But there is an answer. And it`s that Mueller has evidence about what really happened, including Intel revealing what was discussed. Mueller is not alone either, it was the Acting Attorney General Sally Yates who also had the evidence showing that he did discuss sanctions which alarmed her so much, she marched over to the White House warning Flynn lied and the Russians knew it.


SALLY YATES, FORMER ACTING ATTORNEY GENERAL: That the Russians also knew about what General Flynn had done and the Russians also knew that General Flynn had misled the Vice President and others and that created a compromised situation. The situation where the National Security Adviser essentially could be blackmailed by the Russians.


MELBER: That`s bad. But as the old honey badger saying goes, the White House don`t care. They kept Flynn on the job, and instead of pressing Flynn on what he did, Trump pressed the FBI for scrutinizing Flynn. Just think about that. The crime that Flynn confessed to today is the impetus for Donald Trump asking the FBI to leave Flynn alone. It was the next day after Yates warned the White House that Trump suddenly invites the FBI Director to dinner asking for a loyalty pledge.


JAMES COMEY, FORMER DIRECTOR, FBI: The dinner was an effort to build a relationship. In fact, he asked specifically of loyalty in the context of asking me to stay.


MELBER: You`re not supposed to ask the FBI for personal loyalty. And it looks worse if you ask right after learning your top aide is compromised. Then when Trump was pressed about this very public accounts of Flynn sanctioned lies, which had been on T.V. for roughly like a week. He goes on Air Force One and tells reporters, he hadn`t seen the story.


UNIDENTIFIED FEMALE: What do you think of reports that General Flynn had conversations with the Russians about sanctions before you were sworn in?

DONALD TRUMP, PRESIDENT OF THE UNITED STATES: I don`t know about it. I haven`t seen it.


MELBER: I haven`t seen it. Don`t know about it. Three days later, Flynn was out.


UNIDENTIFIED FEMALE: This morning, National Security Adviser Michael Flynn has resigned his post.


MELBER: Flynn gone but not forgotten because then Trump started pressing Jim Comey to drop any Russian inquiry on Flynn.


COMEY: Flynn had been forced to resign the day before. On the 14th, the President makes specific reference to that. And so that`s why I understood him to be saying that what he wanted me to do is drop any investigation connected to Flynn`s account of this conversation with the Russians.


MELBER: At the time that was also secret. So we only know about it because Trump later fired Jim Comey over Russia and then we heard that testimony there. In public, Trump was spinning this defense in February.


TRUMP: Mike Mike Flynn is a money person and I asked for his resignation.

When I looked at the information, I said, I don`t think he did anything wrong, if anything, he was doing something right. You know, he was doing his job. The thing is he didn`t tell our Vice President properly.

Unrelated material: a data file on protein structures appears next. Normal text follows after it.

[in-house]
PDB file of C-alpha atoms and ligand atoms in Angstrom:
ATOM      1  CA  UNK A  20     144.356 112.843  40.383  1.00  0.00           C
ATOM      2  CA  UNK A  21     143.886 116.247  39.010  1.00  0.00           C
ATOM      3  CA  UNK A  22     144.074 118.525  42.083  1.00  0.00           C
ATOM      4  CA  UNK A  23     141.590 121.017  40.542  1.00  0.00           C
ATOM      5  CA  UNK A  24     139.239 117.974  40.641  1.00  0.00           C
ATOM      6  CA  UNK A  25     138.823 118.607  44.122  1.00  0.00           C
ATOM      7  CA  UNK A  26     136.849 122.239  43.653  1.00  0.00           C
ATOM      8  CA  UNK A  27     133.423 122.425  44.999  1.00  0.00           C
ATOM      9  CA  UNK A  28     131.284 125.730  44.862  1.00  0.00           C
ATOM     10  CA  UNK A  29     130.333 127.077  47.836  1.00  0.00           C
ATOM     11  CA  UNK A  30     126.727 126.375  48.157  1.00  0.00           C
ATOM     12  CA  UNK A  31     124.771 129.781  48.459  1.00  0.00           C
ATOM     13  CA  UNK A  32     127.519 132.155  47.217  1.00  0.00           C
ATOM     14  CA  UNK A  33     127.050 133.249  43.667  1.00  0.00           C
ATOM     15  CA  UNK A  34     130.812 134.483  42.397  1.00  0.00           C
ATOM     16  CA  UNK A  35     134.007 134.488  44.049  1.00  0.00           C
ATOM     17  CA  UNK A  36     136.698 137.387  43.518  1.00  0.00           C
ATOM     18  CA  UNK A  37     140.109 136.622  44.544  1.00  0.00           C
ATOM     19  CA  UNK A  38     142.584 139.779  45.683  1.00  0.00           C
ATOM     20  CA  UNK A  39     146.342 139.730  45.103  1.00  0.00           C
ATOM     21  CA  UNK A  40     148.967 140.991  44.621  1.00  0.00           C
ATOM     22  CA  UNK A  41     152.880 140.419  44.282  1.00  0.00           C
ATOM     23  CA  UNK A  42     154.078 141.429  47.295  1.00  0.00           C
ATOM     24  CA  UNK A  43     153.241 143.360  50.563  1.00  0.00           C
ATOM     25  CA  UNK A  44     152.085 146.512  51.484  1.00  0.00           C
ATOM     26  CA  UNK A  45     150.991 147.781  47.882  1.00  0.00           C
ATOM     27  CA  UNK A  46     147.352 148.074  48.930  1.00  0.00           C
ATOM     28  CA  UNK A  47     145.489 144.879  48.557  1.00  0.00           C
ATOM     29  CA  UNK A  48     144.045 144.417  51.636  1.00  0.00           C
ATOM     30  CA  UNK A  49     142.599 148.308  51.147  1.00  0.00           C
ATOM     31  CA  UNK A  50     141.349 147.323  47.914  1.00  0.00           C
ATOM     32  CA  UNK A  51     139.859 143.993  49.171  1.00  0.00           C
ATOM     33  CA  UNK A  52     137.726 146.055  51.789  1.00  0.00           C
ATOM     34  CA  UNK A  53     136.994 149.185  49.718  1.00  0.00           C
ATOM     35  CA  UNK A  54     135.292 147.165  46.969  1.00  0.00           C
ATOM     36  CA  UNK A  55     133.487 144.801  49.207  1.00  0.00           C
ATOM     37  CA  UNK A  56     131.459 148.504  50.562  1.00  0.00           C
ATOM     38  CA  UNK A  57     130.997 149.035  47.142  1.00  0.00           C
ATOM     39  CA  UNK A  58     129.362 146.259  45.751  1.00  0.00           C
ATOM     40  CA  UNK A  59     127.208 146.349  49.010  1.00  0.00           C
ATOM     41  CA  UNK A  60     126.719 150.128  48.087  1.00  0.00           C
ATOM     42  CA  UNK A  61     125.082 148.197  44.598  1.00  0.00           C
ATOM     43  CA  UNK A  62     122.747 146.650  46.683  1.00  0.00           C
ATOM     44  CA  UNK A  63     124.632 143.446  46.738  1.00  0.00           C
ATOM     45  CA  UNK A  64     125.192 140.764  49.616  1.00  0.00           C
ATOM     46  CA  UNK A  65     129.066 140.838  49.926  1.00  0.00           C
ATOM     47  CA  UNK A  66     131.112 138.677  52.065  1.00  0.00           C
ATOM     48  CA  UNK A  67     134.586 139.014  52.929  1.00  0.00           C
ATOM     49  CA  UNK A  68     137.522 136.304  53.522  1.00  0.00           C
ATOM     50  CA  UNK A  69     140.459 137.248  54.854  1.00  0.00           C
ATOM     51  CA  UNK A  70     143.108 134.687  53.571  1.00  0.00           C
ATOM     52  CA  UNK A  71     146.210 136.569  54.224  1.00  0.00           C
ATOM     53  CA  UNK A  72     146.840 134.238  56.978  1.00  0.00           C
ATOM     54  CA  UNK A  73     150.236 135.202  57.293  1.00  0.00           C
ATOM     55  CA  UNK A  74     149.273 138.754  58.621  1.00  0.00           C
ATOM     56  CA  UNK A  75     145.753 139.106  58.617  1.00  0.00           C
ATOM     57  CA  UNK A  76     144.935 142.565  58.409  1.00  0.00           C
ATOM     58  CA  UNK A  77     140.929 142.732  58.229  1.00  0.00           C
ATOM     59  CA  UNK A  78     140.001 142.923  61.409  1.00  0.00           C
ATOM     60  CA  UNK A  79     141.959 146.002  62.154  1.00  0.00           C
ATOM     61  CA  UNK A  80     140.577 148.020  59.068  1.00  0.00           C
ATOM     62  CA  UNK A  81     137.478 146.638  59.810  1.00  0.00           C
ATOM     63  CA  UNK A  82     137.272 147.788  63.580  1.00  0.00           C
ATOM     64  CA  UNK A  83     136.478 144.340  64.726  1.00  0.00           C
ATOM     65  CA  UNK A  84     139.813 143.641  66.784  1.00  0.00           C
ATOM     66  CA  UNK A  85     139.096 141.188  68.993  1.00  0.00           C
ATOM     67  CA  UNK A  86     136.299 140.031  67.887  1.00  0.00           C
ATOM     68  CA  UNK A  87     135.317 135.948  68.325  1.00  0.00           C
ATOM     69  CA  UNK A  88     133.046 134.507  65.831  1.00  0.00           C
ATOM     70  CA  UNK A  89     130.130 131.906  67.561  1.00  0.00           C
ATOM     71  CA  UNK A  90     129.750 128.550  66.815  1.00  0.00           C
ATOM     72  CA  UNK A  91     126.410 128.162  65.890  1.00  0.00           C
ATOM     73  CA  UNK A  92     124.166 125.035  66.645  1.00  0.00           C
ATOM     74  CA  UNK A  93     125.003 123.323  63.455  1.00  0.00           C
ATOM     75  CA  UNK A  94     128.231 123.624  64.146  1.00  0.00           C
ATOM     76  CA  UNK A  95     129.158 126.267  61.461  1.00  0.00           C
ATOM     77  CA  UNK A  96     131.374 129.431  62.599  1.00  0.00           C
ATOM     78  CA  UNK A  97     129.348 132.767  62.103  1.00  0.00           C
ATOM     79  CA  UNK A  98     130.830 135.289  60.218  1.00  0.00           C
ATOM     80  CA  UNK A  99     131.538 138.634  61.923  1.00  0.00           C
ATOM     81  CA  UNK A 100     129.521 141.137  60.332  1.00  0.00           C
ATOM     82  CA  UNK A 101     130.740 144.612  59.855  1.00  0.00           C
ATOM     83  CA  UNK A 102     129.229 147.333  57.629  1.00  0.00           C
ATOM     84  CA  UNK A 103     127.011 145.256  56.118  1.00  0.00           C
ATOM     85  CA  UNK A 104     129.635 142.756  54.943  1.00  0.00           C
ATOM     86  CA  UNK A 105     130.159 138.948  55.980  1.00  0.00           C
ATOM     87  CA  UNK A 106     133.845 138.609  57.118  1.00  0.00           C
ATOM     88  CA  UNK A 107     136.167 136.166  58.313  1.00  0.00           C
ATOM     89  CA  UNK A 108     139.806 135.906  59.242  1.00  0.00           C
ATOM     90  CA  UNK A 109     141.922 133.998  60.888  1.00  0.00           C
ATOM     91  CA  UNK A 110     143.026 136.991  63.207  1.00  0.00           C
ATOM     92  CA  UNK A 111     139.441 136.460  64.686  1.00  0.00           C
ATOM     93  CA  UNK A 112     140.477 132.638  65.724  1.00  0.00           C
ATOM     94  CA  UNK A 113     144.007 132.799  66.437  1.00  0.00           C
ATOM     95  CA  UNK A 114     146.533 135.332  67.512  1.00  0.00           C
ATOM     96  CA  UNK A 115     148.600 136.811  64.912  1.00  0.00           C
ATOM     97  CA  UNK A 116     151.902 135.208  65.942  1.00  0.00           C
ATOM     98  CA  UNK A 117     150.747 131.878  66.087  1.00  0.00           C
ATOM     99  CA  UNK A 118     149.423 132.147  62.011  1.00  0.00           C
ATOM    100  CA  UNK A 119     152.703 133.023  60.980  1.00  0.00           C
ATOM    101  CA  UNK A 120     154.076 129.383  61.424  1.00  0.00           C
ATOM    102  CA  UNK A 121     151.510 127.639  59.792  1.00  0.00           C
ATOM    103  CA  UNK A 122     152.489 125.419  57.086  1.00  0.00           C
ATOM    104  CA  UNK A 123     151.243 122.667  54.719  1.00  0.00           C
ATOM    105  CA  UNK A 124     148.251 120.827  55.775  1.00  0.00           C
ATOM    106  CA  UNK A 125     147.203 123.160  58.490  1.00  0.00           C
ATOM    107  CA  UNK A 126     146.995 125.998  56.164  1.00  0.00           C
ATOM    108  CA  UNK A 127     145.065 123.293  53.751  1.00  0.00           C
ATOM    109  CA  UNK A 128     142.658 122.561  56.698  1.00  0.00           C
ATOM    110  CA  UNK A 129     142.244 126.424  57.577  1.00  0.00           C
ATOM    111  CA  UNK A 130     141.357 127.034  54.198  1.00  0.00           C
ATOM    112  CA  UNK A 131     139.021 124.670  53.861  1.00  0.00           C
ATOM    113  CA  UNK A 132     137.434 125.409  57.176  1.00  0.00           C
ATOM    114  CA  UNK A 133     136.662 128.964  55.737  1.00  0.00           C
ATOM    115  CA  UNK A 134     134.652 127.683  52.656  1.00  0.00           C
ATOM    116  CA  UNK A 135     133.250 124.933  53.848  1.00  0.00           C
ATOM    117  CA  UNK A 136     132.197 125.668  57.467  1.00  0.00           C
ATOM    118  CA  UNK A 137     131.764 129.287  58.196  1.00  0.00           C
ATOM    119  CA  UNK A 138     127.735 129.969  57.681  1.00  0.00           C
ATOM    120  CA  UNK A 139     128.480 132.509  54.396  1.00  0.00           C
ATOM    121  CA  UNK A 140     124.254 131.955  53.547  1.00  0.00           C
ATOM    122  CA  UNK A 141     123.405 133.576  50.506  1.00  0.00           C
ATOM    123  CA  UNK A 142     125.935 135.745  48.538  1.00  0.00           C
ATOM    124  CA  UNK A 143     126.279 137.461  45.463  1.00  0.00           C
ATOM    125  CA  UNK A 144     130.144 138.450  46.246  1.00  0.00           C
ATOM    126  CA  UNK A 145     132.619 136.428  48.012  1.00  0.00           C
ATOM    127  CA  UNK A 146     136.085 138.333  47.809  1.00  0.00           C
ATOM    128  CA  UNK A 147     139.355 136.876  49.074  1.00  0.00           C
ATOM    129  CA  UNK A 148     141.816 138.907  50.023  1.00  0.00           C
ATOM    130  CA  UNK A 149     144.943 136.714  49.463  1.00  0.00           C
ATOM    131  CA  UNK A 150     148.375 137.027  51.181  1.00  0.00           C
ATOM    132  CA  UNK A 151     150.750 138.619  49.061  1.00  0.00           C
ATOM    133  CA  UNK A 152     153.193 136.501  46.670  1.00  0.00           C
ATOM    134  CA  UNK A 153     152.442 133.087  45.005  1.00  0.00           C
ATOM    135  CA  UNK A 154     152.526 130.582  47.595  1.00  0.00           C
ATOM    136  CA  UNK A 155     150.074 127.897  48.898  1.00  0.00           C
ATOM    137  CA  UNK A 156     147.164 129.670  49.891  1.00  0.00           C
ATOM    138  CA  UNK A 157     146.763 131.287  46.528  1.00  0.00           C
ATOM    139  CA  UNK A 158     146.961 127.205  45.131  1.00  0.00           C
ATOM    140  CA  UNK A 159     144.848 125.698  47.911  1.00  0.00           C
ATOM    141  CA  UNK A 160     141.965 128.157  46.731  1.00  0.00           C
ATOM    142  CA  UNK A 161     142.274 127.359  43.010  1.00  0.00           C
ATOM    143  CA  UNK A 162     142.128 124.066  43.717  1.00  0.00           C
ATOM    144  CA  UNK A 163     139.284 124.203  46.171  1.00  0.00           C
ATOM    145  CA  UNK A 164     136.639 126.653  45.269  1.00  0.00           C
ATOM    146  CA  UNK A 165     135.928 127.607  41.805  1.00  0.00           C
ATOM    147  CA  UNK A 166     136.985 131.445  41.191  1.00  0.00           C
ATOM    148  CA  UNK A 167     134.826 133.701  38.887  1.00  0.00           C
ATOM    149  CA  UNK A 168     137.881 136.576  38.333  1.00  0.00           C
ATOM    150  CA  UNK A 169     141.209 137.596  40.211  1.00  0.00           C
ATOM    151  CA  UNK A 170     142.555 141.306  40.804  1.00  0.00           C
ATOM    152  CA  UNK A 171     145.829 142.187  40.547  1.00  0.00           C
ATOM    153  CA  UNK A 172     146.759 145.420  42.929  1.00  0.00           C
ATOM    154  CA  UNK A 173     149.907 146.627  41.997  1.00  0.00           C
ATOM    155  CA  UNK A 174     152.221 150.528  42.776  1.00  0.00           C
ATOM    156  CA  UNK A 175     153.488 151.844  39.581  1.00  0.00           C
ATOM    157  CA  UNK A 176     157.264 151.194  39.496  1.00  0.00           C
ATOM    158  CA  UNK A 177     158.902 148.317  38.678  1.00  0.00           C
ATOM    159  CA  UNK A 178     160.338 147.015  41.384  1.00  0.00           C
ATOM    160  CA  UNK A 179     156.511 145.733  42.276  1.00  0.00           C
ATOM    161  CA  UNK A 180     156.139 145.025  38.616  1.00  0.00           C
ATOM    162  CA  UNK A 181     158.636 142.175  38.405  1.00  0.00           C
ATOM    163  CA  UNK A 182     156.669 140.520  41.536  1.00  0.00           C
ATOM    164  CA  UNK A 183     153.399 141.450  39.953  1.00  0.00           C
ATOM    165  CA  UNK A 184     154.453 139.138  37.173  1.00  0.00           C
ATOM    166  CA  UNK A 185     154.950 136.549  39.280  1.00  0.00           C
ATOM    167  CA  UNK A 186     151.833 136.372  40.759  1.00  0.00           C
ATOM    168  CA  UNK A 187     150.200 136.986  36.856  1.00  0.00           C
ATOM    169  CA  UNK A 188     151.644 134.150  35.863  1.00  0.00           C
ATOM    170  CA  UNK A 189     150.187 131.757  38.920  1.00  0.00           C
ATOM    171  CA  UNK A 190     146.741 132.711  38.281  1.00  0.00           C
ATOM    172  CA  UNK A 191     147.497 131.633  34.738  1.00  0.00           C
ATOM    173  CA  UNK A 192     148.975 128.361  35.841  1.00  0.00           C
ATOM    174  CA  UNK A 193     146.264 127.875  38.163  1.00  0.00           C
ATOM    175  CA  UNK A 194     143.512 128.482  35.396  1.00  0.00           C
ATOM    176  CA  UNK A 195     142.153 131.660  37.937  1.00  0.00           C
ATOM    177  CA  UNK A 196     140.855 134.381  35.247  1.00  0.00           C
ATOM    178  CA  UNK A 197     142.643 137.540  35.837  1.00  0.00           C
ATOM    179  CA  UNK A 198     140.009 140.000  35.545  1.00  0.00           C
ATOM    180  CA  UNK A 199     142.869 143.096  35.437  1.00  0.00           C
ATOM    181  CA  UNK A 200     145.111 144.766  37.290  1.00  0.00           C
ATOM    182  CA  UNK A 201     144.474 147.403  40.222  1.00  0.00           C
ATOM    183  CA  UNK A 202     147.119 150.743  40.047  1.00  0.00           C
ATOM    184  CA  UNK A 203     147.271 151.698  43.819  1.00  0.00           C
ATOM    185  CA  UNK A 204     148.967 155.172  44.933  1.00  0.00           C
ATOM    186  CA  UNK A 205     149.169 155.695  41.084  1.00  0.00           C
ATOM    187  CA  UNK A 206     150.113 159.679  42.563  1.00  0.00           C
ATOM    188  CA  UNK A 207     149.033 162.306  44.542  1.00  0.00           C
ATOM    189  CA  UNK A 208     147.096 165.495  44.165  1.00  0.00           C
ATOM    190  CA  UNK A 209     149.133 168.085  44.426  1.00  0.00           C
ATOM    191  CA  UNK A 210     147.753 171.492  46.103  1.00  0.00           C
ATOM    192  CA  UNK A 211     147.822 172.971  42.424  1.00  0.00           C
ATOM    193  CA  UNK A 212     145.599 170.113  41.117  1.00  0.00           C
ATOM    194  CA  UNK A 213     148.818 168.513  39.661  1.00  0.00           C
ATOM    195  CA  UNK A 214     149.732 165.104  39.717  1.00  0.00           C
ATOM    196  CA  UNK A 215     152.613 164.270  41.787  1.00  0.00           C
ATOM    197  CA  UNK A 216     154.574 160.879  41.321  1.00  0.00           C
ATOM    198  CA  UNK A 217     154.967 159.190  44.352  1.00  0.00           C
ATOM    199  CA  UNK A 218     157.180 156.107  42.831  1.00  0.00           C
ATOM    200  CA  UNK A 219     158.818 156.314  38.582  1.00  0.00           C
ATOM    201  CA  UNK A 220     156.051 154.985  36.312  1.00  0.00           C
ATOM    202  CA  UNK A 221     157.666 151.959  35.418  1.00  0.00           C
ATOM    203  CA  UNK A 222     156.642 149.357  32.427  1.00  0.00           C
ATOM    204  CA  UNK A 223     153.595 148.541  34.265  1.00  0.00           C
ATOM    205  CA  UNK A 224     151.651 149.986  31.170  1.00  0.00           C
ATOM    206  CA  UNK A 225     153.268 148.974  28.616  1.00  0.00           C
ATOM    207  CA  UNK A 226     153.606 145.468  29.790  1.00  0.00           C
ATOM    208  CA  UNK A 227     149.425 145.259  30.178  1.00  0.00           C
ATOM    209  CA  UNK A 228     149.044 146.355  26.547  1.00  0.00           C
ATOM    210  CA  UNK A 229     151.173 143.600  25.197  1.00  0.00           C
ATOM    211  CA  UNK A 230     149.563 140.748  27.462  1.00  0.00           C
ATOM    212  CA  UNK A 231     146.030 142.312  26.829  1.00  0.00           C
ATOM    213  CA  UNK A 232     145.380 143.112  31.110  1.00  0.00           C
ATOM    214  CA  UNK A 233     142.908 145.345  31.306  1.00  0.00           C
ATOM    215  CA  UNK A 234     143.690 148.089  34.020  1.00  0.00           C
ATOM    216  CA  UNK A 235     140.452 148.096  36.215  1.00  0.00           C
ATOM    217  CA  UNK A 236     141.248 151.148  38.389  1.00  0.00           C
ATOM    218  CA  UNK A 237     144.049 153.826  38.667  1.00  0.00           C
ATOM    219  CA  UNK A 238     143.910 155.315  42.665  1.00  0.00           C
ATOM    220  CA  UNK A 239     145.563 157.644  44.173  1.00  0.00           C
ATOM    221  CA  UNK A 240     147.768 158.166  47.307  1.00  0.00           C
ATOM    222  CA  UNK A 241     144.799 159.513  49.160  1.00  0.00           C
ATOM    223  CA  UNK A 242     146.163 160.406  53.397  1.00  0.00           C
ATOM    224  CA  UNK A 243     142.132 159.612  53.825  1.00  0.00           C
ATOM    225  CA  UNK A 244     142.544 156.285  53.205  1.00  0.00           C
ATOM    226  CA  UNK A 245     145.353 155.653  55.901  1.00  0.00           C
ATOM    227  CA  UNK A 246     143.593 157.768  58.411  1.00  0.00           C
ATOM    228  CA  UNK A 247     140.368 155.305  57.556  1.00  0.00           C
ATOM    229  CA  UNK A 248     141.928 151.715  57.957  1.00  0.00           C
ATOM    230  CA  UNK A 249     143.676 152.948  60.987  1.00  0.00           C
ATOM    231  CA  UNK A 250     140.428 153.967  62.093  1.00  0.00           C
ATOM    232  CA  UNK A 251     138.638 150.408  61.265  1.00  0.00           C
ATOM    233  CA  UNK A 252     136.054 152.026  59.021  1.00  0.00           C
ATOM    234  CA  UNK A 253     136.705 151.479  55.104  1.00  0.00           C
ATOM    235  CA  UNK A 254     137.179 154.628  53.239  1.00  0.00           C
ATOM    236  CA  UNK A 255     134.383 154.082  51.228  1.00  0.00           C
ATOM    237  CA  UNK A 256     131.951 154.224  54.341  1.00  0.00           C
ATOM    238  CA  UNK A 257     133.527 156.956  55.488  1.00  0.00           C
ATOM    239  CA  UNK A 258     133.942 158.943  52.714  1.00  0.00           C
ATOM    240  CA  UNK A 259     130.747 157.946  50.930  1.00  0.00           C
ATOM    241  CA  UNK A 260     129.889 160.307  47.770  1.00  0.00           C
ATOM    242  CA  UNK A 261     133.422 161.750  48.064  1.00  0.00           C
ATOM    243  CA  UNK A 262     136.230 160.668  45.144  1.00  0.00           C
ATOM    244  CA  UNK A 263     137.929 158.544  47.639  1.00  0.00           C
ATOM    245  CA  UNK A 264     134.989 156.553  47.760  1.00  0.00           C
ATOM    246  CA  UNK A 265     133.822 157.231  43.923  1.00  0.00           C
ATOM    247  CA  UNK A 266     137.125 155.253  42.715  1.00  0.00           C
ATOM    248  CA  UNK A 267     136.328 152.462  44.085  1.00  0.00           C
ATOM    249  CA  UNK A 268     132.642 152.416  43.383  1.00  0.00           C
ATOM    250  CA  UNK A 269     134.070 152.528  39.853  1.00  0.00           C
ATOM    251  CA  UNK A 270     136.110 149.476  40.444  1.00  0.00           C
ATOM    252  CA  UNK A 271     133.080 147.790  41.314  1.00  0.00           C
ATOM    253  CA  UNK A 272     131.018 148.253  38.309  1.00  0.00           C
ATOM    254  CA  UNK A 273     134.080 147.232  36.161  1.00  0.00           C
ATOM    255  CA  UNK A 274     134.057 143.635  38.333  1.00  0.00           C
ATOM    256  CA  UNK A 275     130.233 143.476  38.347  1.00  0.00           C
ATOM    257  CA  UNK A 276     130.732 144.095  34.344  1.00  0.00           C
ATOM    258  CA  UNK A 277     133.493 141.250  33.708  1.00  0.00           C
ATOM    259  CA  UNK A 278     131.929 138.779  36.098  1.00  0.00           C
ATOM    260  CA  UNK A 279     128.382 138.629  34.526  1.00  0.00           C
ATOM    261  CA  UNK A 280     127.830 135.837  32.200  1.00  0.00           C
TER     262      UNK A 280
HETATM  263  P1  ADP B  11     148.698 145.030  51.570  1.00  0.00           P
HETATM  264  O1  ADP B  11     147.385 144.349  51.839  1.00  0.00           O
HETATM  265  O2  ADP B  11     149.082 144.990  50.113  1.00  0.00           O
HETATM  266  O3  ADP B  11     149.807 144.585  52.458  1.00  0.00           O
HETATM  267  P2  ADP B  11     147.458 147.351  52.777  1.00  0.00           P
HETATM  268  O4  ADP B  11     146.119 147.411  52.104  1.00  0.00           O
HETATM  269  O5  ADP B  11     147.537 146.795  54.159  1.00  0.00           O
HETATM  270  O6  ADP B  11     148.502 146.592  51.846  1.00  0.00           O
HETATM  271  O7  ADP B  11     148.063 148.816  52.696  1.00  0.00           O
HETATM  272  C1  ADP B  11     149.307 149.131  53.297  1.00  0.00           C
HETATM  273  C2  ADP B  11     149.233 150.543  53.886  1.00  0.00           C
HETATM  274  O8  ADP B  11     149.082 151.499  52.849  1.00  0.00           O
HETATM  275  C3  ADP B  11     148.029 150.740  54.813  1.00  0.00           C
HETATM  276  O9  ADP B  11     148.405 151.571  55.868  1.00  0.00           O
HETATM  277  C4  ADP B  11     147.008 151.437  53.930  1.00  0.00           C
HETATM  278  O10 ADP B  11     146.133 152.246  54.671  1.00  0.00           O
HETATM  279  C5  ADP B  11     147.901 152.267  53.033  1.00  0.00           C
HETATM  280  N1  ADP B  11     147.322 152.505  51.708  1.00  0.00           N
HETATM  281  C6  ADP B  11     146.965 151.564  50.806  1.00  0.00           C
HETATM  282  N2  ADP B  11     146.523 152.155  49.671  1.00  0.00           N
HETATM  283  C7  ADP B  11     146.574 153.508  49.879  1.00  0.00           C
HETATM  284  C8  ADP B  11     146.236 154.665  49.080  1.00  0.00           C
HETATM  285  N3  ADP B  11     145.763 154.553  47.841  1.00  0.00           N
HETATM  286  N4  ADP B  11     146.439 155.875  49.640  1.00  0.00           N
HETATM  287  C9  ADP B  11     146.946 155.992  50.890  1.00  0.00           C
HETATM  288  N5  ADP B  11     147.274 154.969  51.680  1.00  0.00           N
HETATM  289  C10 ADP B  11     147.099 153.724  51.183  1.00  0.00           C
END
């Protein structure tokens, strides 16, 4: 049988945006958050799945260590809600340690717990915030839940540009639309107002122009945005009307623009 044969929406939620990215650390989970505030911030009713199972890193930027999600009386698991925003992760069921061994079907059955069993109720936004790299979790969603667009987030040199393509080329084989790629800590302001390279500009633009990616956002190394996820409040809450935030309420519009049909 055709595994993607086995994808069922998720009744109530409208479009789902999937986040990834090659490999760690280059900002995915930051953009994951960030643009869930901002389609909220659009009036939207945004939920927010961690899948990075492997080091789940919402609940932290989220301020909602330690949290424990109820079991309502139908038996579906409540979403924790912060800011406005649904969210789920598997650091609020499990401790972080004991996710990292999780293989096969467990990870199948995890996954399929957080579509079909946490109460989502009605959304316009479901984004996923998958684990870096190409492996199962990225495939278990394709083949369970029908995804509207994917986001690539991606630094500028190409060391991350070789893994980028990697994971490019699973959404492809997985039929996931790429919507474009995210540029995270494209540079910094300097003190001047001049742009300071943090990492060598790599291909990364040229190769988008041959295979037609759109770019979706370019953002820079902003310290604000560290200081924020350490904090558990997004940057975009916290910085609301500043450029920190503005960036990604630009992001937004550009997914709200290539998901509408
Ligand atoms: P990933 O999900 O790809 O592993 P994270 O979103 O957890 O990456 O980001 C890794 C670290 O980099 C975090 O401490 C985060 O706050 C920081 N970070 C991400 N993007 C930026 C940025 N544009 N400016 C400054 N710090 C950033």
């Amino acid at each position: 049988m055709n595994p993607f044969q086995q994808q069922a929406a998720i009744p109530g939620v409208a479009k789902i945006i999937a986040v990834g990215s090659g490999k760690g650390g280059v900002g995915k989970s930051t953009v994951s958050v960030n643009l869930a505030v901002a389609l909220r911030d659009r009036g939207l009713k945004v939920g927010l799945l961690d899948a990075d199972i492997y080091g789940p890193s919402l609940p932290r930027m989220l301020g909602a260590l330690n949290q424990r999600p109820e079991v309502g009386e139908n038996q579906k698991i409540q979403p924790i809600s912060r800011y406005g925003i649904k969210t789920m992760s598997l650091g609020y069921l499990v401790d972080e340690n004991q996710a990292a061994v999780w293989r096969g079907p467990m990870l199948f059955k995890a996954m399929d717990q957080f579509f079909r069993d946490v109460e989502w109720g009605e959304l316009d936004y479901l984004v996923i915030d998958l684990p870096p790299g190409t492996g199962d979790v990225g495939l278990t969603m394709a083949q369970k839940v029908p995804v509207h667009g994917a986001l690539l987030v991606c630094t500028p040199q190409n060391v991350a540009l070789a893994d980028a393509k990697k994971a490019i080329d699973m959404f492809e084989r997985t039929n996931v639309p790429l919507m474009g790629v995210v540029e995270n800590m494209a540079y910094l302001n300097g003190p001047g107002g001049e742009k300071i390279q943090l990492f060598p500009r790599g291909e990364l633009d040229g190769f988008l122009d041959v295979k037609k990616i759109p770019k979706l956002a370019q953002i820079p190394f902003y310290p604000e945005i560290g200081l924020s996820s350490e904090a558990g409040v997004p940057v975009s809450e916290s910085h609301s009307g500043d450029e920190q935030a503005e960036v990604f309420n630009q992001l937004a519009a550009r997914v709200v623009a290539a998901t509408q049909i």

MELBER: It was all about the Vice President. Then Trump went on and made a more public specific denial which Mueller is now probing. Trump saying he did not direct Flynn to make those Russia sanctions calls.


UNIDENTIFIED FEMALE: Did you direct Mike Flynn to discuss sanctions with the Russian Ambassador --

TRUMP: No, I didn`t.

UNIDENTIFIED FEMALE: -- prior to your inauguration?

TRUMP: No I didn`t.

UNIDENTIFIED FEMALE: And wouldn`t you have fired him if the information hadn`t leaked out?

TRUMP: Excuse me. No, I fired him for what he said to Mike Pence, very simple.


MELBER: But today`s Mueller docs basically say Flynn did get direction from senior Trump officials at Mar-a-Lago in December. Translation, people with the President and more than one of them. Now, those people aren`t technically named in the document but we have begun reported on some of them. Flynn has pledged to tell Mueller all the names and then those people will be interviewed. The fact that Flynn knew so much looks relevant to Trump`s ongoing interest in Flynn. He was still defending him in May.


TRUMP: This man has served for many years. He`s a general. He`s -- in my opinion, a very good person.


MELBER: And that may be true. Mike Flynn is now flipped which means it`s Mueller and Trump`s critics that are going to be invoking his veracity and his service as a witness. And Trump will have to decide if he agrees with all of this praise he publicly gave his once loyal aide.

But the most ominous part of Flynn`s criminal statement today is this, a piece of pretty standard language at the top, "these facts do not constitute all of the facts known to the parties about this crime." Think about that. Bob Mueller doesn`t need to tip his hand on all the other facts.

And the law doesn`t usually work that way. But there`s a story in these documents and it shows an effort on the part of the Trump campaign and the early Trump administration to appease Russia. It suggests this was an urgent priority with top aides involved with the flurry of calls and coordination before they even took office.

So when you move beyond what happened today of the lie and the false statement, you have to say why? Does this look like policy as usual or were there other interest at play? Was there something desired or was there something owed? Now Flynn had taken money from Russian interest and huddled with Vladimir Putin and Trump advocated warmer Russian relations.


TRUMP: I believe an easing of tension, an improved relation with Russia from a position of strength only is possible, absolutely possible. Some say the Russians won`t be reasonable. I intend to find out.


MELBER: And now apply what we`ve learned, what Mike Flynn admitted today, what is not in dispute in America tonight, the Donald Trump`s infamous request during campaign to Russia to help him steal Hillary Clinton`s e- mails.